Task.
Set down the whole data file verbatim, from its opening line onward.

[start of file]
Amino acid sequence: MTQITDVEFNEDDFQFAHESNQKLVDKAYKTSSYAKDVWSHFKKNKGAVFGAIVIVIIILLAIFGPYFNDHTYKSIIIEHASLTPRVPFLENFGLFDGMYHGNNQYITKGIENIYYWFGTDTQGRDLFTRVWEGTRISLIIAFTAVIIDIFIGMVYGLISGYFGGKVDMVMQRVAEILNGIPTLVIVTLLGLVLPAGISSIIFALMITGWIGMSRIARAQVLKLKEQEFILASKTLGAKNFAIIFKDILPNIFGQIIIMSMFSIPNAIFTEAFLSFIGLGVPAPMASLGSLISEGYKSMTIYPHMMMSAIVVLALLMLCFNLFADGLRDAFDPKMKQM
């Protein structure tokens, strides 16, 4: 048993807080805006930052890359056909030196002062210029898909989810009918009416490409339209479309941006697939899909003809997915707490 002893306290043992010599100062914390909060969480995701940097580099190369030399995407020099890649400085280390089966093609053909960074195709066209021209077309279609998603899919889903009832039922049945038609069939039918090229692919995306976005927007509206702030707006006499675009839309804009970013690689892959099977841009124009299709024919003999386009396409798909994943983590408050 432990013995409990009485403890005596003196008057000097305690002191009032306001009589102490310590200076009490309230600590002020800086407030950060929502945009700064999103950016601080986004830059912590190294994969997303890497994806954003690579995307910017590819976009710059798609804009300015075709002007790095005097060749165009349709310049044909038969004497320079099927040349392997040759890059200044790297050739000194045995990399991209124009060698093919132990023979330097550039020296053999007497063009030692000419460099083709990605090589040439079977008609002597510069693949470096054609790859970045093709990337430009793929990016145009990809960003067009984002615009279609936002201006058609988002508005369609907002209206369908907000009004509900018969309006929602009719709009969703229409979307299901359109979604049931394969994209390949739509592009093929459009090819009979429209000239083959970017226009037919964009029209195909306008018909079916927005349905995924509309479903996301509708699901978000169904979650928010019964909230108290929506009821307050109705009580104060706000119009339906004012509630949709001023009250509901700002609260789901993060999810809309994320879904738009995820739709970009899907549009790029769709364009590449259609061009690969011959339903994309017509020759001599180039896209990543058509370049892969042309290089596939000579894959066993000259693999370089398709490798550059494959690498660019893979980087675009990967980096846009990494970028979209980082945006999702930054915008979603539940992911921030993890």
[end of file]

Amino acid sequence: MTQITDVEFNEDDFQFAHESNQKLVDKAYKTSSYAKDVWSHFKKNKGAVFGAIVIVIIILLAIFGPYFNDHTYKSIIIEHASLTPRVPFLENFGLFDGMYHGNNQYITKGIENIYYWFGTDTQGRDLFTRVWEGTRISLIIAFTAVIIDIFIGMVYGLISGYFGGKVDMVMQRVAEILNGIPTLVIVTLLGLVLPAGISSIIFALMITGWIGMSRIARAQVLKLKEQEFILASKTLGAKNFAIIFKDILPNIFGQIIIMSMFSIPNAIFTEAFLSFIGLGVPAPMASLGSLISEGYKSMTIYPHMMMSAIVVLALLMLCFNLFADGLRDAFDPKMKQM
């Protein structure tokens, strides 16, 4: 048993807080805006930052890359056909030196002062210029898909989810009918009416490409339209479309941006697939899909003809997915707490 002893306290043992010599100062914390909060969480995701940097580099190369030399995407020099890649400085280390089966093609053909960074195709066209021209077309279609998603899919889903009832039922049945038609069939039918090229692919995306976005927007509206702030707006006499675009839309804009970013690689892959099977841009124009299709024919003999386009396409798909994943983590408050 432990013995409990009485403890005596003196008057000097305690002191009032306001009589102490310590200076009490309230600590002020800086407030950060929502945009700064999103950016601080986004830059912590190294994969997303890497994806954003690579995307910017590819976009710059798609804009300015075709002007790095005097060749165009349709310049044909038969004497320079099927040349392997040759890059200044790297050739000194045995990399991209124009060698093919132990023979330097550039020296053999007497063009030692000419460099083709990605090589040439079977008609002597510069693949470096054609790859970045093709990337430009793929990016145009990809960003067009984002615009279609936002201006058609988002508005369609907002209206369908907000009004509900018969309006929602009719709009969703229409979307299901359109979604049931394969994209390949739509592009093929459009090819009979429209000239083959970017226009037919964009029209195909306008018909079916927005349905995924509309479903996301509708699901978000169904979650928010019964909230108290929506009821307050109705009580104060706000119009339906004012509630949709001023009250509901700002609260789901993060999810809309994320879904738009995820739709970009899907549009790029769709364009590449259609061009690969011959339903994309017509020759001599180039896209990543058509370049892969042309290089596939000579894959066993000259693999370089398709490798550059494959690498660019893979980087675009990967980096846009990494970028979209980082945006999702930054915008979603539940992911921030993890």